If you are a student at Arkansas Tech University, you may have experimented with Google Scholar. Maybe you heard about it from your friends or tried it once at a party. Maybe you saw results for “scholarly articles” within a regular Google result and decided to click on it, just to see what it was like.
This gateway drug of academic resources can appear like harmless fun—a way to quickly find scholarly journal articles in the same way you can find chicken tikka masala recipes and advice for disobedient cats. But you may not be aware of the pro’s and con’s of this addictive source of scholarly research. Let the Ross Pendergraft library help you get your facts straight about Google Scholar.
- Size: The exact number and sources for Google Scholar indexing is unknown, but one study concluded that it indexes over 160 million documents 1. This makes it one of the largest academic databases around. Another study estimated that Google Scholar covers about 87% of all scholarly documents accessible on the web in English 2. For most academic resource searching, Google Scholar can make a quick, one-stop research trip.
- Ease of Use: If you are unsure where to go to find scholarly articles, then Google Scholar makes a lot of sense. It covers multiple disciplines such as science, literature, nursing, behavioral sciences, and more. Finding Google Scholar is as simple as Googling it. Searching is free and includes no login restrictions. One search box makes the interface simple to use. Advanced search, if needed, is also simple. Just click on the arrow in the search box, and another window allows you to search by author, words in the title, and date-ranges.
- Connects to ATU Library: Google Scholar enables you to select a ‘home’ library to connect resources you find in Google Scholar with full-text access through the Ross Pendergraft Library. In Google Scholar, open Settings, and click on Library Links. In the search box, type in “ATU” or “Ross Pendergraft Library” or “Tech”. Click the checkbox and save:
If the articles within your search results are available in full-text at the Ross Pendergraft Library, you will see a link on the right for “Find it At Tech”.
- No “Peer-Reviewed” Button: Most of the databases you find through the library (such as Find It, Academic Search Complete, PsycINFO, ERIC, etc.) include the ability to narrow results by peer-reviewed articles. This is important to help you drill down to original research that meets the highest of academic standards. While much of Google Scholar contains peer reviewed articles, a lot of it can be conference proceedings, unpublished scholarly articles, master’s theses, legal summaries, blog posts, and book citations. So how do you separate the peer-reviewed articles from non-peer-reviewed articles? There’s no really easy way, unless you are familiar with the publications. You can also copy and paste the article title in our Find It database, then filter by the Peer-Review buttons there. But if you have to go through all that, why not just start from Find It in the first place?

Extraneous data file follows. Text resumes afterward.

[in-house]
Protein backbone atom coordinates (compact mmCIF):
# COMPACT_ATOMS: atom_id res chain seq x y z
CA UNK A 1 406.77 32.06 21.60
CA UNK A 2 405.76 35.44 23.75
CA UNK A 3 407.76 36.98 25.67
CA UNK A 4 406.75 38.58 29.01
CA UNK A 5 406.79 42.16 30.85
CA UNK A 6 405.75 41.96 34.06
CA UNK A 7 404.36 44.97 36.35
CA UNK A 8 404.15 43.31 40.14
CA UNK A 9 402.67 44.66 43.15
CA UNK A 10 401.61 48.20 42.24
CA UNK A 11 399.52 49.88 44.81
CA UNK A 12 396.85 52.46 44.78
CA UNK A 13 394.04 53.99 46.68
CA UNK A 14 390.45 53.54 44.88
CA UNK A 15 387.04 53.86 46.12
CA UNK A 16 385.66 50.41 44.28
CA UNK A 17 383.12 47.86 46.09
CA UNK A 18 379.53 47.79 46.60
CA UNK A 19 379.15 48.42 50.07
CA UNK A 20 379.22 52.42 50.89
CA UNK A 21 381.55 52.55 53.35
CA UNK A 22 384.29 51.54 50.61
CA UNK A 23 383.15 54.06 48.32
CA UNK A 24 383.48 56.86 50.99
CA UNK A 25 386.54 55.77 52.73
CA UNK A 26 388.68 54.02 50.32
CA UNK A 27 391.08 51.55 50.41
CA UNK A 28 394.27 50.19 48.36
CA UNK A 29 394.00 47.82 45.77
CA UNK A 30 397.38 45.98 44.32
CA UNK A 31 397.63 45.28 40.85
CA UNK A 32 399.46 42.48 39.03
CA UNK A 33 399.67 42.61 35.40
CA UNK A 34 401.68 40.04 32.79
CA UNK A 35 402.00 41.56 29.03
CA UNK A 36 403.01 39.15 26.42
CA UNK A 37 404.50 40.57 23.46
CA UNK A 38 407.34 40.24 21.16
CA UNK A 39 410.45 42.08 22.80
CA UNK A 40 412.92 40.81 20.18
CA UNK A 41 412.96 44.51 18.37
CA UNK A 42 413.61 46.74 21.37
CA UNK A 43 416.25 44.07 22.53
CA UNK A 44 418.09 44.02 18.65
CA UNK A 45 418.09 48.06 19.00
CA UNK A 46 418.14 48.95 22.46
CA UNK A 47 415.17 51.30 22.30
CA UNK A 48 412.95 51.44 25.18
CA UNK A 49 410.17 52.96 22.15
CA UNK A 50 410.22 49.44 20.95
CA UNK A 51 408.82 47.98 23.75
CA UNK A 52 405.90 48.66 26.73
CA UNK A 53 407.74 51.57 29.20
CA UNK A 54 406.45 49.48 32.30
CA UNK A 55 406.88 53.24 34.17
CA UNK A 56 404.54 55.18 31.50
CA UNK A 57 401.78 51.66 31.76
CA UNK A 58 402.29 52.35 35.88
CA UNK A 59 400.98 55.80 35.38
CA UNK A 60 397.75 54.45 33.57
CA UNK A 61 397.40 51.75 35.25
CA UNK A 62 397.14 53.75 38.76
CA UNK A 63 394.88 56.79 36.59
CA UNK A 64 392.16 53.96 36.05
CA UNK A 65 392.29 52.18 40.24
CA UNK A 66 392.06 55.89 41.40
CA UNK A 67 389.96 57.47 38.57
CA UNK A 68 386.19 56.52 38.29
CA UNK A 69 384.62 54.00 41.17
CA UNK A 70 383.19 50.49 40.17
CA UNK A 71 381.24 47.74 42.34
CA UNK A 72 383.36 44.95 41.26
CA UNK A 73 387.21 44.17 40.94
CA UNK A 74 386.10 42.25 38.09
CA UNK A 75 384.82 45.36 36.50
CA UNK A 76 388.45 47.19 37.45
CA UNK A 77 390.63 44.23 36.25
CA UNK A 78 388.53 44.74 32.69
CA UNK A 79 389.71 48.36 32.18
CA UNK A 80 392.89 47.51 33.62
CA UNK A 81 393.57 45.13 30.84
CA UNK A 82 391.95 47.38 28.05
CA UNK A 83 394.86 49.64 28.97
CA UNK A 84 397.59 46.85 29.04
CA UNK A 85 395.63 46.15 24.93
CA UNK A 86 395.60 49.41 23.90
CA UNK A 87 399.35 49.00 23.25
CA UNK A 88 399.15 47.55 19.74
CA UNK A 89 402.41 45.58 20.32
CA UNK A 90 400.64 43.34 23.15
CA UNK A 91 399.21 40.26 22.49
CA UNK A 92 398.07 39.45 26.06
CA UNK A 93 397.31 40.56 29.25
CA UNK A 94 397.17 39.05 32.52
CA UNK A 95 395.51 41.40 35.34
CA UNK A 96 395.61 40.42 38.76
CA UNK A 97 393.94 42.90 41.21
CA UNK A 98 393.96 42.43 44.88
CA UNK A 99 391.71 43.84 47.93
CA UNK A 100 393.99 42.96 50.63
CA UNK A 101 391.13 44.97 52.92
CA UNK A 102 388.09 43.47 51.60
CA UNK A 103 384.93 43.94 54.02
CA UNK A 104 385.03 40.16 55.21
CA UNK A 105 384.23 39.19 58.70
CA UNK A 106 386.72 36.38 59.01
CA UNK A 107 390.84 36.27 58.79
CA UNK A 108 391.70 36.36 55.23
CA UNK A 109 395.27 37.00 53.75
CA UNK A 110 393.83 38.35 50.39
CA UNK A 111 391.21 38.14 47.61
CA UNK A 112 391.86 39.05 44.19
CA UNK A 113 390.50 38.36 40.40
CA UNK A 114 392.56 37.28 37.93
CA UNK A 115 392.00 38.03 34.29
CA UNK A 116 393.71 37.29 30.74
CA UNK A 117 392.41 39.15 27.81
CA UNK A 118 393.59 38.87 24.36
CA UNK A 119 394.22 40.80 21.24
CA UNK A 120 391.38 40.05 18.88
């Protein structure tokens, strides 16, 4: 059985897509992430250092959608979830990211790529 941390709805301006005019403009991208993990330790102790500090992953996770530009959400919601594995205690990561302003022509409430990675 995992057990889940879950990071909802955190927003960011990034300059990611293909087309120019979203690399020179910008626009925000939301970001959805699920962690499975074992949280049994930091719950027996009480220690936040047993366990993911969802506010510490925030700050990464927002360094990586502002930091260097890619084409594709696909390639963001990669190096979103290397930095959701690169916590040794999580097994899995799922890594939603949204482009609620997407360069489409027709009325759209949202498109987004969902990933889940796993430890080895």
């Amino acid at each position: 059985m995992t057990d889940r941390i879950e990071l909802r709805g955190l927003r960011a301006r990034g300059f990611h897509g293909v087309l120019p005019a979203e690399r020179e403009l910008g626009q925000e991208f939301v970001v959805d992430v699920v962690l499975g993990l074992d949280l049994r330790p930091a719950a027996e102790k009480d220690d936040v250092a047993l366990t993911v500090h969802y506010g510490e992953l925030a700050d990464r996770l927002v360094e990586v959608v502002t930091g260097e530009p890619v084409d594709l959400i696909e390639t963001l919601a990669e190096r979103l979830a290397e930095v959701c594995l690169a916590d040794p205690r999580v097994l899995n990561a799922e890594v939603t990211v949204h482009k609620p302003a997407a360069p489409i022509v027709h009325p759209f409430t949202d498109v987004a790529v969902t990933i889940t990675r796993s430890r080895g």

- Not Everything You Find is Free: While Google Scholar can index a lot of content, much of it is only available via the publisher for purchase. The title links (left-side) will lead you to the publisher website while the links on the right, if available, will lead you to the free PDF available at open-access sites like Research Gate or through the library’s site through “Find it at Tech”. If you click on the title-level links, the publisher’s website will offer a PDF download for a price, probably between $30-$35. NEVER PAY! If you are a student at Arkansas Tech and the article is not available for immediate download in our Find It database, use the Interlibrary Loan service to quickly obtain the article from another library. No purchase necessary.
- Limited Advanced Searching and Inaccuracy: Sure, you can search by words in author and words in the title, but you cannot search or limit results by more sophisticated means like subject searching. You also can’t limit results to available full-text. The databases in the library, however, offer a variety of tools to help narrow down or make your searches more efficient and precise. Library databases have indexing done by professional human beings who can assign controlled subject terms and provide quality control. Google Scholar uses web crawlers to extract data from the publisher websites, and sometimes this data is either incorrect, attributed to the wrong author, or completely false.
Ultimately, Google Scholar can be useful as a source of scholarly information, but it does have its drawbacks. The resources available at the library website like Find It can be your best bet for accessing full-text, peer-reviewed resources available to you as a tuition-paying student.
Craving more information about Google Scholar and scholarly articles? Contact your research dealers and knowledge pushers at firstname.lastname@example.org. Ask your librarian if Google Scholar is right for you.
1Orduña-Malea, E.; Ayllón, J.M.; Martín-Martín, A.; Delgado López-Cózar, E. (2014). About the size of Google Scholar: Playing the numbers. EC3 Working Papers, 18(23). Retrieved from: https://arxiv.org/abs/1407.6239